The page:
By Bev Johnson

Master Gardener

Petunia was complaining to Bunkey about how boring the flowerbeds were looking. 

The mums hadn’t started blooming, the phlox were done, some of the lilies hadn’t had their spent blooms cut off and the only thing showing much color were the annuals scattered here and there. She was right, he decided, it did look not only boring but messy. How are yours looking?

If your flowers are looking a bit dull, messy and tired, this is the perfect time to do something about it. Is that phlox taking over it’s corner? Or maybe you decide you just aren’t in love with it anymore. 

Dig it out, thin it out, move it to a better spot or just get it out of the garden altogether. Maybe another gardening friend would like a clump for their garden. If you have a wildflower garden, put a chunk in that. Bunkey’s neighbor down the street did that and there are now bits of the phlox popping up in small clumps all over it. Looks quite striking.

Now about those irises that have just outgrown their spots. The garden police won’t come after you if you just thin them and put the rest in the trash. Now is the time to move them around to improve the color combinations. They do better and bloom larger if they are thinned about every 3 to 5 years.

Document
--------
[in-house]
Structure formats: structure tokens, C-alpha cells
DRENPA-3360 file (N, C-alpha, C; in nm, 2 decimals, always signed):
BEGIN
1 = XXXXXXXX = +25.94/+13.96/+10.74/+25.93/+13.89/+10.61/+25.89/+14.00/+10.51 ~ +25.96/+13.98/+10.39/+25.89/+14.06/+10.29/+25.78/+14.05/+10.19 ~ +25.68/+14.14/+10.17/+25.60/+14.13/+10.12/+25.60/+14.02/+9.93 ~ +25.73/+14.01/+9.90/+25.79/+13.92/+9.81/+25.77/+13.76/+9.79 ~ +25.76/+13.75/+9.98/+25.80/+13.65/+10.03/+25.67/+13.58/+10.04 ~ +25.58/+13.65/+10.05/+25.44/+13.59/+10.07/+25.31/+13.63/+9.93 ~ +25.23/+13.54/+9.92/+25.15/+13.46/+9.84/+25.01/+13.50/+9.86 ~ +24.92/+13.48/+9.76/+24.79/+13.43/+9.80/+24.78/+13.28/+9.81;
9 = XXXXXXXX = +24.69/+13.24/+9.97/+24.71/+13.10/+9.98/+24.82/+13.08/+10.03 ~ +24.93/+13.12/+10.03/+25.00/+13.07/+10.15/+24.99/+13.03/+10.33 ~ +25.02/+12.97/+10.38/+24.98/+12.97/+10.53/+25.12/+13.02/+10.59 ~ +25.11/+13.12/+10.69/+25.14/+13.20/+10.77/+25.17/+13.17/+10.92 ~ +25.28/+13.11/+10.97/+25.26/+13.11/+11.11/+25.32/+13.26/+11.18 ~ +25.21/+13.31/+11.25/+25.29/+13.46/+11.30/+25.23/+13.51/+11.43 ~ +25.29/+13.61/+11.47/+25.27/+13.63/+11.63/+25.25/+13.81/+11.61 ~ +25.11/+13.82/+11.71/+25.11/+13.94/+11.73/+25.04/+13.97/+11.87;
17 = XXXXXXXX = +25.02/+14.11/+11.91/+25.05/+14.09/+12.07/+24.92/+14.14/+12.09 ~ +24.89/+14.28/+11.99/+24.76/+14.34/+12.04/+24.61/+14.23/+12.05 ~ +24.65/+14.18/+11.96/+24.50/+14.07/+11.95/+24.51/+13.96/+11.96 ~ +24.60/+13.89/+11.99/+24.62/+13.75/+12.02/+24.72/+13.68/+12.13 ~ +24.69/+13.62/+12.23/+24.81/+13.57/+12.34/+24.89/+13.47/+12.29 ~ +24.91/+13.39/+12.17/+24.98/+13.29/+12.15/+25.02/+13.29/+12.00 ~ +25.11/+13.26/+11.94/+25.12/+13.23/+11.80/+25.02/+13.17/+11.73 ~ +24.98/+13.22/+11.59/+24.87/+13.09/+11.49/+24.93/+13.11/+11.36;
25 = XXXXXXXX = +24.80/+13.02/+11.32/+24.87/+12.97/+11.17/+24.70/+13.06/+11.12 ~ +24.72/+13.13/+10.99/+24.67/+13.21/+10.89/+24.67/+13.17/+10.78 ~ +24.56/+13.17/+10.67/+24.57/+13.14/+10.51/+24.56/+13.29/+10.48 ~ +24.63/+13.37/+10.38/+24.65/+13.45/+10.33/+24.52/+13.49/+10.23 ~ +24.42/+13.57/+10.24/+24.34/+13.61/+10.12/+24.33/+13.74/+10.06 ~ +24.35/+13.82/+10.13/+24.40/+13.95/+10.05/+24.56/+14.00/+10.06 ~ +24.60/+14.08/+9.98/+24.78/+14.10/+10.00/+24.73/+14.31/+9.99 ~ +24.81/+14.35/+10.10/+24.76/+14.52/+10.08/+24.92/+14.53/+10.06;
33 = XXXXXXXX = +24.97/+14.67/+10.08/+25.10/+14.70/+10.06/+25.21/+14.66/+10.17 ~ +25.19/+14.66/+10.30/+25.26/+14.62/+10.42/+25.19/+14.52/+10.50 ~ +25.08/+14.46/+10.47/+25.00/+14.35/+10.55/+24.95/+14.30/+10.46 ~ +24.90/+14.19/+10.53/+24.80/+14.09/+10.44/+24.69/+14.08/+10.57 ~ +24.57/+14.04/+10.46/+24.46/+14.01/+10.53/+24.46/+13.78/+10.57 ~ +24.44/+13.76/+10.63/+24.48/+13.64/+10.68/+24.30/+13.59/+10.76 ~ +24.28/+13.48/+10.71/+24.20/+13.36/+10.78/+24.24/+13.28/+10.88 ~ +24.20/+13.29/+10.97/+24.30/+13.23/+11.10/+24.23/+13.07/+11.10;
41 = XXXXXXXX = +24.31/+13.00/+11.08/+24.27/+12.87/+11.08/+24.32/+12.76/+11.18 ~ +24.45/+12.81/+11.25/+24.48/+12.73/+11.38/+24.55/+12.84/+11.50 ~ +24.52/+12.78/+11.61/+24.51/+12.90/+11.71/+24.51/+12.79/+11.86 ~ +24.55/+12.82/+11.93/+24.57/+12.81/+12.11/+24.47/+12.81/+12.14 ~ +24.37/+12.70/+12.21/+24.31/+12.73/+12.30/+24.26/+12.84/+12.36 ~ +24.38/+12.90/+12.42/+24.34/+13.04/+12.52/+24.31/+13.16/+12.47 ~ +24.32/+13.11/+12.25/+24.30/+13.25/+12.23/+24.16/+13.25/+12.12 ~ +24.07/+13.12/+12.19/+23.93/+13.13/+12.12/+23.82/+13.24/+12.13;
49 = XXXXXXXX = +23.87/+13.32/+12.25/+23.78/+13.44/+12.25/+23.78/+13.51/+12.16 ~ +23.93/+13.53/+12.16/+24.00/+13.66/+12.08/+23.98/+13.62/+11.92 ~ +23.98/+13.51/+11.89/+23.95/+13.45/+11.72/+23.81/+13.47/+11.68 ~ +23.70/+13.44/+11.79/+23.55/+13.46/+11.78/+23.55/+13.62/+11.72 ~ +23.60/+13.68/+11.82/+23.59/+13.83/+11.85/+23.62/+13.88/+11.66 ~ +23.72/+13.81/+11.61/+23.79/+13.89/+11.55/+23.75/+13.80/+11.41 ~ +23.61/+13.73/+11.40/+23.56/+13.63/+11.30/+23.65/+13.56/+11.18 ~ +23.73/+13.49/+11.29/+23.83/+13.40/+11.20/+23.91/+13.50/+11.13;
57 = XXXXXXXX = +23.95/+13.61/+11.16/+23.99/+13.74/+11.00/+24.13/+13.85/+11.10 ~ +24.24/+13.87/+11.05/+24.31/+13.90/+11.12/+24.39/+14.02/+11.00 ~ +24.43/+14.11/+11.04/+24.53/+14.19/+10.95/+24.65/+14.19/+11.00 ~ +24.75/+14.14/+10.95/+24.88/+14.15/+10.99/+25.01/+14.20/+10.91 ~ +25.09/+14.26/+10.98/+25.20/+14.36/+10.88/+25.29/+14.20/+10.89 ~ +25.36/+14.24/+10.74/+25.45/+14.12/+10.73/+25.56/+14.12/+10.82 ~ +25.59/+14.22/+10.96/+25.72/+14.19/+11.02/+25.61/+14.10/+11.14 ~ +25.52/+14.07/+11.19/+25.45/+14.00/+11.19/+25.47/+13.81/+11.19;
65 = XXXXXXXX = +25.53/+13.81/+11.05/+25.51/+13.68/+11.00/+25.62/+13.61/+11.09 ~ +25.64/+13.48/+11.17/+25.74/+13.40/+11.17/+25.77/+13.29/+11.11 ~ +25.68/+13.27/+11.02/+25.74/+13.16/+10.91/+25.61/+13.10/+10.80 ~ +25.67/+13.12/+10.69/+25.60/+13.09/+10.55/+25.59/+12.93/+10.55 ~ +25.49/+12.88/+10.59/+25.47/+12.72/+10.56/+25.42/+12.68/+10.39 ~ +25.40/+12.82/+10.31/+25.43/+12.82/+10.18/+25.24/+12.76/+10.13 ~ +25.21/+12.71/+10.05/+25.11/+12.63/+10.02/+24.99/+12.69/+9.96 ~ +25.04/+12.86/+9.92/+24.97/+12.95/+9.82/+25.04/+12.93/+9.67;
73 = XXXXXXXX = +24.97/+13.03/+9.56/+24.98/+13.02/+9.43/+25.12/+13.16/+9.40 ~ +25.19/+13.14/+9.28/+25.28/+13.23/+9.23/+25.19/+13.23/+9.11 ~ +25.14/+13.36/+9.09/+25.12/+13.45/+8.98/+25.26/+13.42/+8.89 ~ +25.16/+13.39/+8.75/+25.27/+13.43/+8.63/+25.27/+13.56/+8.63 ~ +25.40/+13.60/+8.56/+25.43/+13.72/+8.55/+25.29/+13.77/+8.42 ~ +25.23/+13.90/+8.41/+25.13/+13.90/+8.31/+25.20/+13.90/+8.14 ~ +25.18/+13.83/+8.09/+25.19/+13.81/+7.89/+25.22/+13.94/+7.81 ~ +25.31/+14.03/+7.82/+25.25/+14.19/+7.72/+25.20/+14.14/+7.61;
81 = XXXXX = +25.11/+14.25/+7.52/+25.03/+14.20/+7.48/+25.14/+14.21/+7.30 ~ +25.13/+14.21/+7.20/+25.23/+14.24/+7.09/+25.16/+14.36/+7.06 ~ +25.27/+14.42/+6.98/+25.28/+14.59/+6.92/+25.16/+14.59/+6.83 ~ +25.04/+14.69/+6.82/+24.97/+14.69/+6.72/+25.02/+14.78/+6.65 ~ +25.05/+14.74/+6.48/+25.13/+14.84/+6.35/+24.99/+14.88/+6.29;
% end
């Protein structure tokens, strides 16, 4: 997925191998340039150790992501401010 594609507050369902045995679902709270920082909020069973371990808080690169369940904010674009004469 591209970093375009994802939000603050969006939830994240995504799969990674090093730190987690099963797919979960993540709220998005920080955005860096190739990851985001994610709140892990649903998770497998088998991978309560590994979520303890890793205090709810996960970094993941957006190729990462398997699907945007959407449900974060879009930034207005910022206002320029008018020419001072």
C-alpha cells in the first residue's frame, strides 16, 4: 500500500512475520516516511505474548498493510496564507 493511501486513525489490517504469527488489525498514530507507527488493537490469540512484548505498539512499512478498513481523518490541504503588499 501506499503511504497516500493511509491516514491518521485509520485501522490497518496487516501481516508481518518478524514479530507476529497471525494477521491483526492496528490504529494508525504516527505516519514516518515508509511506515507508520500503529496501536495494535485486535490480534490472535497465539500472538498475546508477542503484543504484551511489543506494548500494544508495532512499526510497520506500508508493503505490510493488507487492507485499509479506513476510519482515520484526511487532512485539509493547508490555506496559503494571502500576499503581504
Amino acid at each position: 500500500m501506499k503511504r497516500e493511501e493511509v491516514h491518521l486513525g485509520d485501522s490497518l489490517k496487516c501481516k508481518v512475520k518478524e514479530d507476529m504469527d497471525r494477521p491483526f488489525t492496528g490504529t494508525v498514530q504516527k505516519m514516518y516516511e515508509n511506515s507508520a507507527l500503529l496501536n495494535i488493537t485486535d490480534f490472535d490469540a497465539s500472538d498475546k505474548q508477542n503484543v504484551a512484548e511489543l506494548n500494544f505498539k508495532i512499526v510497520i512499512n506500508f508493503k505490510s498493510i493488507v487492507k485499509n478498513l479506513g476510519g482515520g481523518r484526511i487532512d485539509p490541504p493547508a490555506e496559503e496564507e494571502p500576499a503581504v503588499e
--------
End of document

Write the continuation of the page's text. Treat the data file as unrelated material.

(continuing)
If you are lacking color, hie thee to the nearest nursery. They have blooming perennials now. Spring is a nice time to plant as the temperatures are usually cooler but in fall, the perennials are in full bloom. You can see which plant it the best color for your taste. And as they are fully grown, you can see how tall and generally, how wide they are. 

Do pay attention to the labels on the pot. If it says “easy to grow” it may mean the stinker grows like Topsy and out grows its spot in 2 years. Ask questions. The people who grow these plants know their bad habits if they have any. Some, like the purple cone flower loves family so much she throws her seeds all over the garden and soon you have dozens of her babies popping up in the middle of an iris clump, under a lily, in the grass; she is not a good neighbor.

If your soil is not the best, when you plant a new plant, you may need to amend the soil for best results. Bags of garden soil and compost are usually cheaper this time of year. Mix them half and half in the planting hole, pop in the new plant and water well.

Do water at least an inch a week in the garden, on the lawn and around your mature trees. 

The hot dry winds can wreak havoc on any growing tree or plant if we don’t get rain each week. Yes, big trees need to be watered too. Hot dry winds pull moisture from the leaves, the more leaves the more moisture loss. The roots of a tree are only about 18 inches deep and a third wider than the drip line so don’t just water around the trunk.

Don’t be in a hurry to dead head annuals you like. Let a few of them go to seed. You will get free plants next summer. If you don’t particularly like that idea, deadhead like mad as this will keep the annuals in full bloom till frost. Do deadhead perennials as leaving seed heads reduce the flowers next year. The plant wants to set seeds, you want flowers. You are bigger, deadhead! Plant now, enjoy now and next year.